Hoh Rainforest Visitor Center Rehabilitation

Olympic National Park, Washington

How do we update a classic Mission 66-era building in a way that is true to the original mid-century architecture while accommodating increased visitor use?

FFA was selected by the National Park Service (NPS) to provide design services for improvements to the Hoh Rainforest Visitor Center’s outdated systems, exhibits, and retail opportunities. Our team approached the project with the intent of designing renovations which would enhance the interior, maintain its connection to the surrounding natural area, improve thermal and HVAC performance, and ensure the building’s longevity for future generations.

Inside, the retail and exhibit spaces were reconfigured to accentuate the existing wooden structure and improve visitor flow. Carpet was removed in order to expose the original concrete floors which were ground down and polished.   The central heating unit was replaced with a new zone-controlled, electric heating system, and single-pane glass windows were removed in favor of new, high-performance glazing designed to eliminate reflection.   FFA also designed an outdoor covered visitor assembly area with accessible seating and drinking fountains to address increased visitor traffic during the summer months.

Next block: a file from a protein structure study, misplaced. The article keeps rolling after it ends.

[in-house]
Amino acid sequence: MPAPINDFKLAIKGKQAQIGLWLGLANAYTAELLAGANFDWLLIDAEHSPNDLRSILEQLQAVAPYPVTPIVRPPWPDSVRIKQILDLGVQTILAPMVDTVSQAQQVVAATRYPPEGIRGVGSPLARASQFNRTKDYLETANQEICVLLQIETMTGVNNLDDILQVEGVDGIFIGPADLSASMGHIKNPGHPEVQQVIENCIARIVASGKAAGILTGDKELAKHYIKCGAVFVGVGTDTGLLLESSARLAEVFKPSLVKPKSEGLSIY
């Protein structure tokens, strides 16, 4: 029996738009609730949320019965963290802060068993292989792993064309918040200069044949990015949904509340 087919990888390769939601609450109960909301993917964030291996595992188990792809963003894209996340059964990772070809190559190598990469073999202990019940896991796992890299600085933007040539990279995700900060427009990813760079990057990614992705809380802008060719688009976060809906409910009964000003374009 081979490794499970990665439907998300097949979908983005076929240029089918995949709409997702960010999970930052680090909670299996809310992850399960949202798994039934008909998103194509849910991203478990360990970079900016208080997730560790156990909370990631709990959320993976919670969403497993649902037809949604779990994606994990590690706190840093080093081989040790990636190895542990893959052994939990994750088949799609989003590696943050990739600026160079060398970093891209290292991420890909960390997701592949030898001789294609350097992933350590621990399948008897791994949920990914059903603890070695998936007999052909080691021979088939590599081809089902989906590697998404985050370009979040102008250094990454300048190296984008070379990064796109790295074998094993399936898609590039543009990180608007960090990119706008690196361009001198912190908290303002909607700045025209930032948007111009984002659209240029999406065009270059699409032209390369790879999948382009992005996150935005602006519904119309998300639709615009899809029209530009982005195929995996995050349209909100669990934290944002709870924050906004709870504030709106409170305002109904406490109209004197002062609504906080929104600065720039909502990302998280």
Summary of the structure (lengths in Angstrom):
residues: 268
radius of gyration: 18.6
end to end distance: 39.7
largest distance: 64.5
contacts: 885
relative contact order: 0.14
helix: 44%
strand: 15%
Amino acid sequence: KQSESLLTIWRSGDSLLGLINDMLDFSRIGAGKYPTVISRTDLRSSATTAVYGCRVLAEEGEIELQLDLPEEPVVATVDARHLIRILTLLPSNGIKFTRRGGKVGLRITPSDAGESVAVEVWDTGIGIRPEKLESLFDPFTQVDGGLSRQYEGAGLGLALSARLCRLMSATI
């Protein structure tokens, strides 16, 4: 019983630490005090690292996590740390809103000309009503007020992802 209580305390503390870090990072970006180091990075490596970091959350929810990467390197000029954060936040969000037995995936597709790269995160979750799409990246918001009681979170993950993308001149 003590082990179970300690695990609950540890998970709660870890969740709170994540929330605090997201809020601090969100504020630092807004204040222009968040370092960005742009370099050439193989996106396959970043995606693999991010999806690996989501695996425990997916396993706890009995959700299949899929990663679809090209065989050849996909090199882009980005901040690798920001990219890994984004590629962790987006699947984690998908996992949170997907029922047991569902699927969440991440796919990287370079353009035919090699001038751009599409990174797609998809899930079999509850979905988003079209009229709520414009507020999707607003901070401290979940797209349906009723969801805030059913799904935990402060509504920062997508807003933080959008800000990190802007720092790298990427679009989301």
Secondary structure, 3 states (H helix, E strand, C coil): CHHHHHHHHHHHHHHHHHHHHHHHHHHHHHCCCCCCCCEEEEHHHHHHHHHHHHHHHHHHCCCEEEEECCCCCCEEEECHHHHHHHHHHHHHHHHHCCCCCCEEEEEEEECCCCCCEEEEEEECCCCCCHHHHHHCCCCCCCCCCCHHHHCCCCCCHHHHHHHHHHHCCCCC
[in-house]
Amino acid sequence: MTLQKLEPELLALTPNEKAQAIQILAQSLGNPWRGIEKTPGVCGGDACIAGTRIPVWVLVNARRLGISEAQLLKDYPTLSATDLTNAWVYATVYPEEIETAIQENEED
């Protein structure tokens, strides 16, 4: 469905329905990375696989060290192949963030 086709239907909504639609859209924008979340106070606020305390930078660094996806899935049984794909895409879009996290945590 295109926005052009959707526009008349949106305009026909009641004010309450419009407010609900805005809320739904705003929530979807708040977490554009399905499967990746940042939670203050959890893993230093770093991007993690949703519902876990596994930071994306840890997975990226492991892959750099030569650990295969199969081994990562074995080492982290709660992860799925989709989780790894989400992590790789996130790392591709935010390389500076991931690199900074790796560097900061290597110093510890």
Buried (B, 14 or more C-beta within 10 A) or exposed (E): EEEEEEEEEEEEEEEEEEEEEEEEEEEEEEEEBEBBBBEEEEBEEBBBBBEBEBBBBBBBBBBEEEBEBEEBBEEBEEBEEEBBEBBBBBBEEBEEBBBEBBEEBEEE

FFA’s commitment to timeless, contextual designs that celebrate the natural beauty of our Parks can be seen in the careful, subtle design decisions made to preserve the historic integrity of the Hoh Rainforest Visitor Center.

Year Completed:
2015
Size:
2,000 sf
Project Contact:
Barbara Clement, AIA, NCARB
Associate Partner, Recreation Market Lead

HISTORY

Built in 1964 by the National Park Service, the Hoh Rainforest Visitor Center provides information and interpretation, administrative services and retail support to the 415,000 annual visitors who travel to the Hoh Rainforest in Olympic National Park. The single-story visitor center is located along the rain forest’s meandering Hoh River, situated among giant conifers, ferns and pervasive moss-covered surfaces on a slight plateau surrounded by a natural marsh and minor waterways. The building is directly associated with the work of architect Cecil Doty at the NPS Western Office of Design and Construction and represents a notable example of a regionally-adapted Mission 66 visitor center.

Visitor Information Desk